Proceratosaurus: another theropod leaves the tyrannosauroids for the spinosauroids

This blogpost
continues a series of prior blogposts featuring the tested removal of taxa traditionally considered to be in the ancestry of Tyrannosaurus. Find those posts here, here, here and here. There were also a few blogposts that added non-traditional taxa to the lineage of tyrannosaurs. Find those here, here and here.

Figure 1. Only the lower 7/8 of the skull of Proceratosaurus is known. Here the skull in siitu, A tracing modified from Tracy Ford. And another tracing by Rauhut et al. 2010 with anterior and occipital views.

Figure 1. Only the lower 7/8 of the skull of Proceratosaurus is known. Here the skull in siitu, A tracing modified from Tracy Ford. And another tracing by Rauhut et al. 2010 with anterior and occipital views. Note the entire skull is concave ventrally, but the maxilla and jugal are both straight.

Proceratosaurus bradleyi
(Middle Jurassic, Bathonian, England, NHM R 4860, Fig. 1) was originally considered another Megalosaurus (Woodward 1910), then identified as a unique taxon, a likely ancestor of a another much larger and more robust horned theropod, Ceratosaurus (von Huene 1926). Those reports were made back in the day when there were very few theropods to compare with one another.

In more recent times,
Proceratosaurus was phylogenetically nested (according to Wikipedia, Angela Milner and the BBC, Rauhut et al. (2010), Loewen et al. (2013) and Brusatte et al. (2015)) as the earliest member of the tyrannosaur lineage (Figs. 2-4).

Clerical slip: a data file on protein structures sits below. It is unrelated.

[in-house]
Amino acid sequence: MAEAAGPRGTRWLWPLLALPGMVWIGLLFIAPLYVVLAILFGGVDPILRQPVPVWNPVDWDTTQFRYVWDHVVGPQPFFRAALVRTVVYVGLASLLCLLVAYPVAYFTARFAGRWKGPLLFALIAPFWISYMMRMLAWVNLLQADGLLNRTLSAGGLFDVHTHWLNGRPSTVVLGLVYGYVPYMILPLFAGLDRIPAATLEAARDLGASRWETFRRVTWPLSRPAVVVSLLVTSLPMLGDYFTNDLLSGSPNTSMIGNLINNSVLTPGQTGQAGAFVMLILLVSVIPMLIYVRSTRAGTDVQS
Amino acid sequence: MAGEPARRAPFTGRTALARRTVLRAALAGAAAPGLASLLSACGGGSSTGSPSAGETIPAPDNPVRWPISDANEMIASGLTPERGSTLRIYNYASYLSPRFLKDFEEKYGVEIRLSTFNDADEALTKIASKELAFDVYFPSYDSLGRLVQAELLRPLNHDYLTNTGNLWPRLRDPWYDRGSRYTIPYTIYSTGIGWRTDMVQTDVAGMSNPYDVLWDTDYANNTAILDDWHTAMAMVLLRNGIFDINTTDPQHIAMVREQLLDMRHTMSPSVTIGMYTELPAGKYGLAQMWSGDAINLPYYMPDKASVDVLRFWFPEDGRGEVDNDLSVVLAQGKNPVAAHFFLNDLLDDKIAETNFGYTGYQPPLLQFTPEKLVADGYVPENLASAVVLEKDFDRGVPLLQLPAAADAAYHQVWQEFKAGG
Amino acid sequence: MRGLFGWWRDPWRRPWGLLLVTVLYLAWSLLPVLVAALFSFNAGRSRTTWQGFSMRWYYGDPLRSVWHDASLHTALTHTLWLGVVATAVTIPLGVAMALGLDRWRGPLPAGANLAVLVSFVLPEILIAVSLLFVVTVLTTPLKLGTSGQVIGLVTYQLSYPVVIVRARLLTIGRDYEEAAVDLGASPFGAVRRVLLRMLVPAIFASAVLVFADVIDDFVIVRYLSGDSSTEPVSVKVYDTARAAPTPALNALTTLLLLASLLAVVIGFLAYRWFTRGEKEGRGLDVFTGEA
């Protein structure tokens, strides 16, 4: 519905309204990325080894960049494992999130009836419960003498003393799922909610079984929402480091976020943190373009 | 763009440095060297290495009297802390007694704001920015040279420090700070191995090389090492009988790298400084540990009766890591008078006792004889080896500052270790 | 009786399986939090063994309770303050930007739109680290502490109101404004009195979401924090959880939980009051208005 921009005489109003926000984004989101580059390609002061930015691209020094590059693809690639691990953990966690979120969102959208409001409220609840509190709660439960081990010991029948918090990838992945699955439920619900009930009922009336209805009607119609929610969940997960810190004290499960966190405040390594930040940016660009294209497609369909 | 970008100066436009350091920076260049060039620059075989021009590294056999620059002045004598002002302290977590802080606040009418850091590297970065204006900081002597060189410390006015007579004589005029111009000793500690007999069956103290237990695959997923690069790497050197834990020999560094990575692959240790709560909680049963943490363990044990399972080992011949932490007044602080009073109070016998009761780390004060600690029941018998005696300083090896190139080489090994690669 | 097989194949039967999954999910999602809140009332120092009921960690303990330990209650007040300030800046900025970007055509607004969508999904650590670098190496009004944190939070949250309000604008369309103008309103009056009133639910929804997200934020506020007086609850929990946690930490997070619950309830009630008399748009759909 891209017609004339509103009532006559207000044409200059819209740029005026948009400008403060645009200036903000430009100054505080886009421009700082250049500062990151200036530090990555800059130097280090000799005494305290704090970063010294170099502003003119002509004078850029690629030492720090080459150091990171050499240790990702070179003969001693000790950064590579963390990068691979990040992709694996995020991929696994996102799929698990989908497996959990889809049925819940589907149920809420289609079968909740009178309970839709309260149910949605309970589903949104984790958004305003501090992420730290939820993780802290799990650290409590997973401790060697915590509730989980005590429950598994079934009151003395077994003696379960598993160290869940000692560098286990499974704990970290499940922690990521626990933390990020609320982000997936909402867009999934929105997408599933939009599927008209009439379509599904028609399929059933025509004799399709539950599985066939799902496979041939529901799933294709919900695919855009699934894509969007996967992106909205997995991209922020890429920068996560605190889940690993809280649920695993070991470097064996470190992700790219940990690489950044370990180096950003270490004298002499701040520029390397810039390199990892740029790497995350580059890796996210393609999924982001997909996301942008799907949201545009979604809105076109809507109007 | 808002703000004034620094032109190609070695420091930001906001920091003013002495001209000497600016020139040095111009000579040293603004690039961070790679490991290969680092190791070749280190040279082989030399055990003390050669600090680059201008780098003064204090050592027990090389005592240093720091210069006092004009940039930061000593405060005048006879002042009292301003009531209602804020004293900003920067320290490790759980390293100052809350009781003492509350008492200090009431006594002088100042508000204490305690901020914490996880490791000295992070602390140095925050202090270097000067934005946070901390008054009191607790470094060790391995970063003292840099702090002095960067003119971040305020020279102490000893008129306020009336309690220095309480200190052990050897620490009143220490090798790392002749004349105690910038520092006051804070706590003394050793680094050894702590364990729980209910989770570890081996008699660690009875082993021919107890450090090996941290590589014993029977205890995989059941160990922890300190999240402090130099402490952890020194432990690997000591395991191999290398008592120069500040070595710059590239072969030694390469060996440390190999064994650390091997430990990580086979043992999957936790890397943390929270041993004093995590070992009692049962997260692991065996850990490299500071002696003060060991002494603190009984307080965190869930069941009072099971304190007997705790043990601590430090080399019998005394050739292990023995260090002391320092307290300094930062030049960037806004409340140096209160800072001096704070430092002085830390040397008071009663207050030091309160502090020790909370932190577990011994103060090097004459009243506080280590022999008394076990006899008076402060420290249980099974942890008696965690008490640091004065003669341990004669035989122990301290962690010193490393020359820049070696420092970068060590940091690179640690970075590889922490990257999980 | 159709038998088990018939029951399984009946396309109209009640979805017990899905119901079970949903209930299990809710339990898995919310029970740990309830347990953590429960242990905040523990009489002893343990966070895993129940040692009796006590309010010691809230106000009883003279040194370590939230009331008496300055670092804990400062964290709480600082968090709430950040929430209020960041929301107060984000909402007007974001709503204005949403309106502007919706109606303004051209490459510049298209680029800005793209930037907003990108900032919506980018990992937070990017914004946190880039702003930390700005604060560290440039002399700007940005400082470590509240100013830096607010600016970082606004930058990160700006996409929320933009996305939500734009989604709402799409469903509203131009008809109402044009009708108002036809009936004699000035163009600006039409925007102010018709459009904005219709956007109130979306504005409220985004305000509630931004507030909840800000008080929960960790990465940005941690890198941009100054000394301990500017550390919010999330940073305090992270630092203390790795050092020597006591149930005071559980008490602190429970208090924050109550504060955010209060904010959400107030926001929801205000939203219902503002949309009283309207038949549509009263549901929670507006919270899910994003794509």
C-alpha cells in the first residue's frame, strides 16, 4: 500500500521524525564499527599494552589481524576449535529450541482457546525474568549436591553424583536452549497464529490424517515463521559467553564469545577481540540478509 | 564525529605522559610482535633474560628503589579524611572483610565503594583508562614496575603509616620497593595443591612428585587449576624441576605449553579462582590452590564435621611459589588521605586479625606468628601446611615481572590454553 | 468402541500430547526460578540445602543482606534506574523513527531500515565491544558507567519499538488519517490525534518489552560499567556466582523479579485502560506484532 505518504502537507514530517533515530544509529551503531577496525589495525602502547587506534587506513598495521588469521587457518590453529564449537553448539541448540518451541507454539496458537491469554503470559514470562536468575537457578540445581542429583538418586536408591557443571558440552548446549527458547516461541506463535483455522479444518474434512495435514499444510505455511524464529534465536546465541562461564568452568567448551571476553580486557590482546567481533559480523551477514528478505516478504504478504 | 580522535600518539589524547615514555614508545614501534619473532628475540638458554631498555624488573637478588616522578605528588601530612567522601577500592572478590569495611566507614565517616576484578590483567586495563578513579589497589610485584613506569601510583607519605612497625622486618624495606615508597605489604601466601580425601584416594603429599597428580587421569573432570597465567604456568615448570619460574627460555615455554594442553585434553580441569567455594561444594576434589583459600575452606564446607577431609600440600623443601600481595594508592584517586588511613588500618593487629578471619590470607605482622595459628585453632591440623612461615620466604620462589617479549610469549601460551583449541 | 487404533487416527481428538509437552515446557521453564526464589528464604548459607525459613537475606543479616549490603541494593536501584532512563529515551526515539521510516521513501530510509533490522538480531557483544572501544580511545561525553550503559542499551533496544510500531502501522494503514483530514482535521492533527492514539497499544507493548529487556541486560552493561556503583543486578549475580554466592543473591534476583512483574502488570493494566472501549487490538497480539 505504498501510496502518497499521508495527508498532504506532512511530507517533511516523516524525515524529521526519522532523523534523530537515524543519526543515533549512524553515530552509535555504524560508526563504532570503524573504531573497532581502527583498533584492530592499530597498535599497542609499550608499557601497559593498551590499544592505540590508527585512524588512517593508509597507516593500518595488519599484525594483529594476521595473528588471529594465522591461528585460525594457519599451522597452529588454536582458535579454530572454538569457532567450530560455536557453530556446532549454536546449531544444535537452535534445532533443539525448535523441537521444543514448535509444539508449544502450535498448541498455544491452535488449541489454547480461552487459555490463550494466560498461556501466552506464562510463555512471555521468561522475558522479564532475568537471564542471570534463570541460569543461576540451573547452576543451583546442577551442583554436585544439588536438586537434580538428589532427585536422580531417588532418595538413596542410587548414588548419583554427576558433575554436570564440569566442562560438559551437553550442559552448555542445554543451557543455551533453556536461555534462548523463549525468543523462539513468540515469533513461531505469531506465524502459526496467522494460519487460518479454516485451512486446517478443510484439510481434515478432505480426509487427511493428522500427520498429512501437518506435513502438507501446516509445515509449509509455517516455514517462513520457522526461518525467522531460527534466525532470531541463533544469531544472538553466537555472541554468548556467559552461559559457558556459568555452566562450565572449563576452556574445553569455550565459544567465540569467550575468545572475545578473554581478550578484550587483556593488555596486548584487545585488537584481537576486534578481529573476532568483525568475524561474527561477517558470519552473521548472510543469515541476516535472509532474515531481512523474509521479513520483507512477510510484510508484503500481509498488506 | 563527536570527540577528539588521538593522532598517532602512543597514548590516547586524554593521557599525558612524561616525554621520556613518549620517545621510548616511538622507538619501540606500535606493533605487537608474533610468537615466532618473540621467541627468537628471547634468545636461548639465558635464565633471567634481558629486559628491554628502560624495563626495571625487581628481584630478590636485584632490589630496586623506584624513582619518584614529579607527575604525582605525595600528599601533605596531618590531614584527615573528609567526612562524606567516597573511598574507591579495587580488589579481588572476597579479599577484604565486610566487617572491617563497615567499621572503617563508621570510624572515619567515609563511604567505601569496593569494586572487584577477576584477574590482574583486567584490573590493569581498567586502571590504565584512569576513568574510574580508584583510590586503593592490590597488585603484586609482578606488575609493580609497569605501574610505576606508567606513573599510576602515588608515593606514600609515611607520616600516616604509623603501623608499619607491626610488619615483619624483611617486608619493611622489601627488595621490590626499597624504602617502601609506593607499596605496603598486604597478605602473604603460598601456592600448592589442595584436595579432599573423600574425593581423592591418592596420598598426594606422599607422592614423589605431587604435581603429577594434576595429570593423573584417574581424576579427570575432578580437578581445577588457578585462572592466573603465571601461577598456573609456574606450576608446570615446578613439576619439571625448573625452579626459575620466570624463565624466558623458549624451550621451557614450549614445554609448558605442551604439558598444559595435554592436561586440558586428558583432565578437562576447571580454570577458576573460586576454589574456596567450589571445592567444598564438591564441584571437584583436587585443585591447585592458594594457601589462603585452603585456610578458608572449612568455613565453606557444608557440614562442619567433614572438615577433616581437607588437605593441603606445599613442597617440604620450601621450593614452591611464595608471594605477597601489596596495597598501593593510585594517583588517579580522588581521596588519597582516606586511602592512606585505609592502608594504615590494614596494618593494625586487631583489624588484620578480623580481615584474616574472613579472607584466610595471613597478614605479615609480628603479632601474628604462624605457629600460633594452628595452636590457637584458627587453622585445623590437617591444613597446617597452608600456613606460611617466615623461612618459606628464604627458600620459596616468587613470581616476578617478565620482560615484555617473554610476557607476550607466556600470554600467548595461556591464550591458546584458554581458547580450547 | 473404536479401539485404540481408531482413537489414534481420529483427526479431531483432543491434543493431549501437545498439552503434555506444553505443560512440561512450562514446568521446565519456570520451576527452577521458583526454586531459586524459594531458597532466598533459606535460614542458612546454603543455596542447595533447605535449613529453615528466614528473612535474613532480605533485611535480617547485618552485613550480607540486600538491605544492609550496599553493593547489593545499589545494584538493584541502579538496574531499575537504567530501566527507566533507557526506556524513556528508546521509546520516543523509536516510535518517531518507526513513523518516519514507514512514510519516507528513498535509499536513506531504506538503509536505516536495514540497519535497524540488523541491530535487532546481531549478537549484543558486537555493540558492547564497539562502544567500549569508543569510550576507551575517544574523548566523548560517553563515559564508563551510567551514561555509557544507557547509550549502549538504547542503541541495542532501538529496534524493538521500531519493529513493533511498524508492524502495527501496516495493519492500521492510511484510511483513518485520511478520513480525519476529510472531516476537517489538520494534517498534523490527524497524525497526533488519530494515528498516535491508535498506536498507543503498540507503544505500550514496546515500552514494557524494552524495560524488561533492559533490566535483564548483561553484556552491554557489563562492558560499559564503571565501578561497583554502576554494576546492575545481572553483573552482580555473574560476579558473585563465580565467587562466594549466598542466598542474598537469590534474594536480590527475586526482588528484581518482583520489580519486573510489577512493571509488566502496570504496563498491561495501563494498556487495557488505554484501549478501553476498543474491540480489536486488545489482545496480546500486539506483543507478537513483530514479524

Figure 3. Theropods from Rauhut et al. 2010. Here Proceratosaurus, Dilong and Guanlong nest with tyrannosaurs.

Figure 2. Theropods from Rauhut et al. 2010. Here Proceratosaurus, Dilong and Guanlong nest with tyrannosaurs, but key taxa are missing.

The question is why do their trees and the large reptile tree differ?
The answer could be (once again) due to taxon exclusion and tradition. The shift in nestings could be due to the lack of more attractive sister taxa in traditional tyrannosaur studies. The large reptile tree includes those more attractive sister taxa. But that is not the complete answer in every case.

Figure 4. Tyrannosaurs from Brusatte et al. 2013. Some taxa nest elsewhere in the large reptile tree. Others are missing from this tree.

Figure 3. Tyrannosaurs from Brusatte et al. 2013. Some taxa nest elsewhere in the large reptile tree. Others are missing from this tree. Click to enlarge.

Could it be scoring?
I have not checked the scores and matrices in other studies. I do know that the sisters in the large reptile tree do share long lists of character traits, but D-shaped premaxillary teeth (often touted as a key trait restricted to tyrannosaurs) are not among the traits listed there. Did Spinosaurus and Suchomimus also have D-shaped premaxillary teeth? I don’t know. If not, could that trait be in their relatively short-snouted ancestors by convergence? At this point the answer is, apparently so.

Rauhut (2010 reported, “As close relationships of Proceratosaurus with several of the clades included in this analysis (coelophysoids, spinosauroids, and maniraptorans) have never been proposed previously, these clades were collapsed [individually] into [a] single operational taxonomic unit[s] (OTU[s]).” 

That’s a problem
as the large reptile tree found Proceratosaurus to nest closest to basalmost spinosauroids (former tyrannosauroids). Now do you see why it is SO important NOT to employ suprageneric taxa — ever! It is possible that Rauhut et al. (and those that followed) created their own problems by creating suprageneric taxa where they should not have done so. In Science you have to be open to any and all answers, without bias or a priori assumptions wherever practicable and possible. That’s why it is so convenient to start with the large gamut of possibilities provided by the large reptile tree (now 647 taxa and growing).